DarkEcho Horror
The New Dollar by Rick Berry
BOOK REVIEWS: March 2000
By Paula Guran

Douglas E. Winter
Knopf/$23/ 288p.
ISBN: 037540838X

book cover You get jaded in this business, kid. You read, you write about it. But after awhile, no matter how much you love the stuff, you rarely get so wrapped up in a book you read it cover-to-cover. To be so enthralled by a first-time novelist is rarer still. But it happened with RUN. Stylistically electrifying, this sucker isn't paced -- it's a flat out dead heat from first page to last as narrator/protag Burdon Lane is transformed from a smooth operating gunrunner to a man fleeing practically everybody. Lane, a member of an illegal (and highly lucrative) white suburban gun running business, is on a fairly routine run from Virginia to New York City to supply a shipment of guns to an inner city gang. The run turns into an assassination, a massacre, a mini-war, a massive fire, and a whole lot more. Warily partnered with black gangster Jinx, Lane is then on his own run. Using firepower, wits, and his ability to blend in with the rest of a forgettable crowd, Lane escapes death over and over in a world in which, suddenly, nothing is as it seems and no one can be trusted. Along the way he confronts more than duplicity and conspiracy, he confronts himself and his perceptions of reality. Although the plot weakens in places, the essence of the story never falters. The novel's frequent violence is dense, chaotic, and realistic, not romanticized. Vivid street vernacular imbues its dialogue with a tense verisimilitude. Horror? What monster threatens us more than our all-American culture of the gun? What demon demands more sacrifice? Winter attacks his monster with the criminal edge of Elmore Leonard, the passion of Andrew Vachss, the redemptive grit of John Shirley, Dennis Lehane's hip, and joins George Pelecano in making Washington, D.C. the capital of crime -- but with a voice that is uniquely his own. RUN takes the crime thriller in a new direction and, as an amoral allegory for our times, helps redefine horror.

Stephen Jones
Edition Reviewed:
Titan Books/16.99/ 448p.
ISBN: 1852869356
Edition Available for Purchase:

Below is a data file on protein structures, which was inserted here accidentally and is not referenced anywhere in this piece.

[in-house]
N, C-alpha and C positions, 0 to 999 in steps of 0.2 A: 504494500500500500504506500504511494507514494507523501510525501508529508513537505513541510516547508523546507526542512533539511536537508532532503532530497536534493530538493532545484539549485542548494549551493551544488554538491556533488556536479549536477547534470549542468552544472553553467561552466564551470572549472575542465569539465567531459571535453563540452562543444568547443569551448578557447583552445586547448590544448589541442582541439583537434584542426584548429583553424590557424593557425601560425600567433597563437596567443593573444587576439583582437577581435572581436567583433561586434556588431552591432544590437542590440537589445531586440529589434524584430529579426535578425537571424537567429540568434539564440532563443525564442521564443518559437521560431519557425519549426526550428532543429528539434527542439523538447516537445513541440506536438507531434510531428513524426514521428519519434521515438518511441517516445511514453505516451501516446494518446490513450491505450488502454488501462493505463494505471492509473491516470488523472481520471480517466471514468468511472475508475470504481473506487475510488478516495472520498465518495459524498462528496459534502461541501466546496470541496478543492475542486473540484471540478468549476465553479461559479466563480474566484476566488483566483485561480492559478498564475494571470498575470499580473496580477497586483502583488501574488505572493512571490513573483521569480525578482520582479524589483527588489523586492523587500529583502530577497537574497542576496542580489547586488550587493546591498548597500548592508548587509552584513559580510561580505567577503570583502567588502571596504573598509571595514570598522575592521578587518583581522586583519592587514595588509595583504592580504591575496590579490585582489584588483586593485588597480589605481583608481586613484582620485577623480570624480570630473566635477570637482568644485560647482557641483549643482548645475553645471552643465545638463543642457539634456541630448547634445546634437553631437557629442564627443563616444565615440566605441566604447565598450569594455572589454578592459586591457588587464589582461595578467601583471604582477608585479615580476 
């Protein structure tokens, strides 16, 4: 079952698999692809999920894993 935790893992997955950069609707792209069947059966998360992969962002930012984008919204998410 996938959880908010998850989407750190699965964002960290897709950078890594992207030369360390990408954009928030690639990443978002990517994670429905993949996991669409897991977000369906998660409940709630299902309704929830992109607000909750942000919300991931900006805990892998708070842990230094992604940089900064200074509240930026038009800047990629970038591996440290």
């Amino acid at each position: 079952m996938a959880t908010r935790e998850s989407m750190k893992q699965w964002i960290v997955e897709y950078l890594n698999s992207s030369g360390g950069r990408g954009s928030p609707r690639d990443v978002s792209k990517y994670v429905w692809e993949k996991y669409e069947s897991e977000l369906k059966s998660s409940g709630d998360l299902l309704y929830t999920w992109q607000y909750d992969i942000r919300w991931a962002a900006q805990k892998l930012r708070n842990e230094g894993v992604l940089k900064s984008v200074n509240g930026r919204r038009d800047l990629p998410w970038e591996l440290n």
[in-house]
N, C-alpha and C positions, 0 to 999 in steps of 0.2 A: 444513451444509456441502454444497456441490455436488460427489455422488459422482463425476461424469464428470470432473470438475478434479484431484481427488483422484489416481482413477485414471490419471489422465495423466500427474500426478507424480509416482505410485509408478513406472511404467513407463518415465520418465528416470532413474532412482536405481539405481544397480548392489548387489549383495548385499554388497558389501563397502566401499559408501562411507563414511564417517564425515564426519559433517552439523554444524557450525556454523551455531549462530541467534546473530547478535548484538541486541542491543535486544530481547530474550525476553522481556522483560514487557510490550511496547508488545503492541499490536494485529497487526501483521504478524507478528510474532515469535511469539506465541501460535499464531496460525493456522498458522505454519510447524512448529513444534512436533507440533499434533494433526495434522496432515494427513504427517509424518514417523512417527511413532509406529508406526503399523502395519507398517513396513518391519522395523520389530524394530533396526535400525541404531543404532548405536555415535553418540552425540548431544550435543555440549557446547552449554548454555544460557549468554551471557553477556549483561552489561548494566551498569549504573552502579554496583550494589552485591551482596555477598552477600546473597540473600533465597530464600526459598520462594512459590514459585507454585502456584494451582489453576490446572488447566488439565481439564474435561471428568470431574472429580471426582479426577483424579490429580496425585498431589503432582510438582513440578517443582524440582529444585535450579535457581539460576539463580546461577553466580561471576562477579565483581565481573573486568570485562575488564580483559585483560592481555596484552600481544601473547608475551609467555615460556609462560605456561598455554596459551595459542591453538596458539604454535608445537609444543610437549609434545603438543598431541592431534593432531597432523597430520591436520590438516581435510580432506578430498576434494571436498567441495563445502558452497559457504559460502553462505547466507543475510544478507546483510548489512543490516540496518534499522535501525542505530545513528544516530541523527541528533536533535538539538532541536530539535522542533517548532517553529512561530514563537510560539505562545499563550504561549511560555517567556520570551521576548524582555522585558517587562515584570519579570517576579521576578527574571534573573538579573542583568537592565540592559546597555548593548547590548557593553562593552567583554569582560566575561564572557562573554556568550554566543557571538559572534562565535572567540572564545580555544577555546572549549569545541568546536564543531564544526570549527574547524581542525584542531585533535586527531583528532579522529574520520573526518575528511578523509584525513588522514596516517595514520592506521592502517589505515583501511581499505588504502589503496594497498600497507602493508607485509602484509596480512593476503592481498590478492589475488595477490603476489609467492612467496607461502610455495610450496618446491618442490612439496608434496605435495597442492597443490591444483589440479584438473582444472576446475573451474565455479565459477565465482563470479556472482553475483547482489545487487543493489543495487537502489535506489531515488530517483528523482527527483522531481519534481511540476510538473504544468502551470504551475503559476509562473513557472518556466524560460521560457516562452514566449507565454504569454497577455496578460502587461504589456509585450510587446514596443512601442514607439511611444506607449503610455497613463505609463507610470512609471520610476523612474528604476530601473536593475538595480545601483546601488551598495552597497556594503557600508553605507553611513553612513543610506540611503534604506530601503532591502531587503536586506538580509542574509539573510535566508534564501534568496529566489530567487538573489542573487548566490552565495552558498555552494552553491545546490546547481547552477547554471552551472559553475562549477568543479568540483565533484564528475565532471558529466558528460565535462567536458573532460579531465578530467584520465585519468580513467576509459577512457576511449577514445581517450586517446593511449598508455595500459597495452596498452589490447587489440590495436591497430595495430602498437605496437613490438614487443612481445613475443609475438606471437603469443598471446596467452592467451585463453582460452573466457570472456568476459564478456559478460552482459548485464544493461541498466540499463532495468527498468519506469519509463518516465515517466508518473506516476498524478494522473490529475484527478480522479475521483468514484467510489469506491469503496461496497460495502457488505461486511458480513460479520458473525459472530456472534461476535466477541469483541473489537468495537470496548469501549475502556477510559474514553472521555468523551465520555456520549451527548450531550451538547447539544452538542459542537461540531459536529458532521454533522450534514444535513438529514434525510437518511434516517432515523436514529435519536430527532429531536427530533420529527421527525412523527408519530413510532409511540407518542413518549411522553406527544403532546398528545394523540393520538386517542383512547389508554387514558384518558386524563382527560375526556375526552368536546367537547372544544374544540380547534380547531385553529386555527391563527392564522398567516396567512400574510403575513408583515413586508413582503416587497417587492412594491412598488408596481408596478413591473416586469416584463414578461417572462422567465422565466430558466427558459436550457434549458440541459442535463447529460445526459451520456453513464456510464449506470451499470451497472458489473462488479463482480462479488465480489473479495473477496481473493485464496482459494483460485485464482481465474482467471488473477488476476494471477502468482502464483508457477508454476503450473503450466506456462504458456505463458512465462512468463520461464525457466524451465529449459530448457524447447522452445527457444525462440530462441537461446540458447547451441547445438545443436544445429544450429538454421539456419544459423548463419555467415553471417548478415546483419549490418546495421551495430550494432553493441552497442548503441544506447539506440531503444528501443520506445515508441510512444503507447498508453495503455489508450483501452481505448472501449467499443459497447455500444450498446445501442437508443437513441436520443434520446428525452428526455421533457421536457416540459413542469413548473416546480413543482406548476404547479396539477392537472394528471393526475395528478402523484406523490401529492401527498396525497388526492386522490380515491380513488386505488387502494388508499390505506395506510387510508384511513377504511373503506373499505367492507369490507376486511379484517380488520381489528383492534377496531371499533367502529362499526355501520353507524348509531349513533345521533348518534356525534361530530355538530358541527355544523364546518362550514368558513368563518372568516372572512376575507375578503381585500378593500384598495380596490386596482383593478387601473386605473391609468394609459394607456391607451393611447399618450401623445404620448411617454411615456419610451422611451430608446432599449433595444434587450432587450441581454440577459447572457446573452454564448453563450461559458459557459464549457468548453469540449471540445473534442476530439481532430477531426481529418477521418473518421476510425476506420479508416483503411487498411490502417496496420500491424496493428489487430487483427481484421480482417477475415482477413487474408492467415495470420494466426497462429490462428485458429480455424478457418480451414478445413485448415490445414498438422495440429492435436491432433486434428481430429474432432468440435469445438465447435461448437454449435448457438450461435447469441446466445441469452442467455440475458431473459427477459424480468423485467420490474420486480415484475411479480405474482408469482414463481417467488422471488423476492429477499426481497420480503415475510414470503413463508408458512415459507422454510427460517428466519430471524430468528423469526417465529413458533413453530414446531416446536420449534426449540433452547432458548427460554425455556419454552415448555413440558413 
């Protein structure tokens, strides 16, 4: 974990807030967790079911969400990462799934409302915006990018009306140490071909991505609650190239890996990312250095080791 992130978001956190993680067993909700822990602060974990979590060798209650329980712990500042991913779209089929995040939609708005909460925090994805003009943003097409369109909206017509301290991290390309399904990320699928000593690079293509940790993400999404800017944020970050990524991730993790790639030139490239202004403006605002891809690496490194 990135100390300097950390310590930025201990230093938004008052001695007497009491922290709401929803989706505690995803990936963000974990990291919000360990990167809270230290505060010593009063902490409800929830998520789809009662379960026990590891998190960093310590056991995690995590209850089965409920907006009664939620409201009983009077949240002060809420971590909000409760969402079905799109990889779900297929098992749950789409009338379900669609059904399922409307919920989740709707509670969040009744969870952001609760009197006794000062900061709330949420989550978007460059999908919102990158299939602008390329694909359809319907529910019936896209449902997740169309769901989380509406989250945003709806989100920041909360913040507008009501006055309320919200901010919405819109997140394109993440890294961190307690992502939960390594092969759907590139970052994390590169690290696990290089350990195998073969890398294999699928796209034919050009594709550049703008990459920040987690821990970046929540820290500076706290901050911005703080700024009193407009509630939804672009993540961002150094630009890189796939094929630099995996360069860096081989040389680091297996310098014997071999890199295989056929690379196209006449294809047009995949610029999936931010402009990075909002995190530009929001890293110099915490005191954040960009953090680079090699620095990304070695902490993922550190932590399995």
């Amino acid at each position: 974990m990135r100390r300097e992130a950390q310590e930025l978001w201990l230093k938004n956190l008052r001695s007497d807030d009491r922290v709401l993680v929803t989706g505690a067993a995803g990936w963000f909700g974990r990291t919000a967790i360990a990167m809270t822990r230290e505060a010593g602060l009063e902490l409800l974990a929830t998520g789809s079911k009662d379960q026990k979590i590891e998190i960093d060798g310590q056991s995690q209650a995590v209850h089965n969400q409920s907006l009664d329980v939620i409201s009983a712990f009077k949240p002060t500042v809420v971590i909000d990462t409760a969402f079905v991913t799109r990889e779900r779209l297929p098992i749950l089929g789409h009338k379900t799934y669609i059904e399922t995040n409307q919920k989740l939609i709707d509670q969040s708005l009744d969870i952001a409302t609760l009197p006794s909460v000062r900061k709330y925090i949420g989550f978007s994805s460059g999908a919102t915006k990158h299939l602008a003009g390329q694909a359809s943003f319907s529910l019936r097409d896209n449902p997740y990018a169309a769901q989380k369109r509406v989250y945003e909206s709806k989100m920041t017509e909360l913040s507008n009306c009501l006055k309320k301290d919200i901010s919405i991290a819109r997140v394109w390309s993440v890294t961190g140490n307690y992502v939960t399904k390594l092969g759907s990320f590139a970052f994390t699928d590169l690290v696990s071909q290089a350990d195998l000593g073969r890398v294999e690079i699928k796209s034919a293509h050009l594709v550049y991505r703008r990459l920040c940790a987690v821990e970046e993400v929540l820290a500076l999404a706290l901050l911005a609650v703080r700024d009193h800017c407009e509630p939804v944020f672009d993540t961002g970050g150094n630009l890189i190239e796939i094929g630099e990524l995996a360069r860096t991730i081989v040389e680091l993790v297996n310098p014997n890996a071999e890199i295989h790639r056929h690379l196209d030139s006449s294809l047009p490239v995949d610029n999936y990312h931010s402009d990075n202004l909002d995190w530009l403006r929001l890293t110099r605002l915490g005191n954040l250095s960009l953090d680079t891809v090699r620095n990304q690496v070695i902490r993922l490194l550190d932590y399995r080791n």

Watson-Guptill Pubns./ $19.95/ 448 pages ISBN: 0823079368

book cover
book cover
Creature feature lovers will find this one exactly what its title promises: essential, as in basic, indispensable, necessary, etc. It's also complete: more than 3000 reviews, ratings, the obscurest of background notes, cast and crew names, alternate titles, remakes, sequels, hundreds of mini-biographies...everything you always wanted to know about movies that most sane people don't want to know about but we do. From the sublime (FRAKENSTEIN: "...Some original release prints were apparently tinted green. Universal filmed two endings, and, following previews, decided to use the one where Henry survives...") to the ridiculous (TEENAGE CAT GIRLS IN HEAT: "...filmed in Austin, Texas. Keshra, a 4,000 year-old Egyptian Cat Sphinx, transforms cats into topless women with feline characteristics. They have sex with men and then kill them in an attempt to rule the world. It's terrible.") -- a great reference as well as a fun read. Published by Britain's Titan Books, this one is worth the trouble of converting pounds sterling. (This book is now available through Watson-Guptill in the U.S.)

Jack Williamson
Tor/ $14.95 / 288p.
ISBN: 0312869924

book cover Tardy (the book came out last November) but sincere kudos to Tor/Orb for putting a genuine classic -- a pivotal point in the literature of lycanthrophic fiction -- back into print. Re-publication of DARKER THAN YOU THINK also demonstrates just why Jack Williamson should be recognized as a master of terror as well as an sf pioneer. That they have done so in a strikingly well-designed tradepaper format with highly appropriate and atmospheric illustrations by David G. Klein is also to be commended. Williamson -- still actively writing and publishing at age 72 -- first wrote DARKER THAN YOU THINK for the pulp magazine UNKNOWN where it first appeared in 1940 as a 40,000 word "complete novel." It was later expanded and published in book from by Fantasy Press in 1948. Protagonist Will Barbee represents the illogic of the imaginative pitted against the cold rationality of science -- a science that has discovered the answer to the question: " evil?" Science is personified in Barbee's former mentor/professor and his team (all of whom were once colleagues of Will's.) Between the two lies the dark fantastic embodied by a seductive, shapechanging "witch." DARKER THAN YOU THINK is packed with pulp action, a noirish milieu, a sensuous redhead, a slew of ghastly murders, the revelation of a long-hidden enemy of humankind, a variety of were-beasts, a messianic mystery, and the unleashing of untold evil and violence, The writing is far from Williamson's best, but it still should work for most modern readers. In fact, the Barbee's ultimate amorality and the horrific ideation inherent in the novel (that evil comes from within as opposed to attacking from the outside) will be far more readily understood and accepted by contemporary dark fiction readers than it was sixty years ago.

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